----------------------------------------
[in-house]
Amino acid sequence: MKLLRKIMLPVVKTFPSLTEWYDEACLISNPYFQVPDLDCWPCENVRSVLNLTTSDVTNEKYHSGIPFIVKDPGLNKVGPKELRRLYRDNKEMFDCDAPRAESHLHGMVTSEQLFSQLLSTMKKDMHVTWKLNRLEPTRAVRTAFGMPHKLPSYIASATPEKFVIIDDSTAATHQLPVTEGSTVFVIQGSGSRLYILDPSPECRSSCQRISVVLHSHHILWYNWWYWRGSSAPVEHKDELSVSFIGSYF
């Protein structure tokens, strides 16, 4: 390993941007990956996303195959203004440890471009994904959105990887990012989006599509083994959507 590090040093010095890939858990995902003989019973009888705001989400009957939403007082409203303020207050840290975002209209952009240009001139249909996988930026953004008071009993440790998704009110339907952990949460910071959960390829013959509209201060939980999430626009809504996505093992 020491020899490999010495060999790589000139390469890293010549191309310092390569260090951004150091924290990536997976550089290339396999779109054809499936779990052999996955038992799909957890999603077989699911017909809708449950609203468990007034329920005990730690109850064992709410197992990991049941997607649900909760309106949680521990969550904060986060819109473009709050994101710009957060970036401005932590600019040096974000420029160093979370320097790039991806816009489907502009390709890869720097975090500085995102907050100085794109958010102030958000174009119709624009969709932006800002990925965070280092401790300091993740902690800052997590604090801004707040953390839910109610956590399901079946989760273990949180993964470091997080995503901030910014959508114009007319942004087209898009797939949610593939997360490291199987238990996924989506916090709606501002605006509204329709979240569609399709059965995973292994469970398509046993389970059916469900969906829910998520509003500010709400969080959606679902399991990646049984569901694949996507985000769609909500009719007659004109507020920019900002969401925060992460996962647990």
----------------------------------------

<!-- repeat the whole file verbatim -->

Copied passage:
[in-house]
Amino acid sequence: MKLLRKIMLPVVKTFPSLTEWYDEACLISNPYFQVPDLDCWPCENVRSVLNLTTSDVTNEKYHSGIPFIVKDPGLNKVGPKELRRLYRDNKEMFDCDAPRAESHLHGMVTSEQLFSQLLSTMKKDMHVTWKLNRLEPTRAVRTAFGMPHKLPSYIASATPEKFVIIDDSTAATHQLPVTEGSTVFVIQGSGSRLYILDPSPECRSSCQRISVVLHSHHILWYNWWYWRGSSAPVEHKDELSVSFIGSYF
């Protein structure tokens, strides 16, 4: 390993941007990956996303195959203004440890471009994904959105990887990012989006599509083994959507 590090040093010095890939858990995902003989019973009888705001989400009957939403007082409203303020207050840290975002209209952009240009001139249909996988930026953004008071009993440790998704009110339907952990949460910071959960390829013959509209201060939980999430626009809504996505093992 020491020899490999010495060999790589000139390469890293010549191309310092390569260090951004150091924290990536997976550089290339396999779109054809499936779990052999996955038992799909957890999603077989699911017909809708449950609203468990007034329920005990730690109850064992709410197992990991049941997607649900909760309106949680521990969550904060986060819109473009709050994101710009957060970036401005932590600019040096974000420029160093979370320097790039991806816009489907502009390709890869720097975090500085995102907050100085794109958010102030958000174009119709624009969709932006800002990925965070280092401790300091993740902690800052997590604090801004707040953390839910109610956590399901079946989760273990949180993964470091997080995503901030910014959508114009007319942004087209898009797939949610593939997360490291199987238990996924989506916090709606501002605006509204329709979240569609399709059965995973292994469970398509046993389970059916469900969906829910998520509003500010709400969080959606679902399991990646049984569901694949996507985000769609909500009719007659004109507020920019900002969401925060992460996962647990």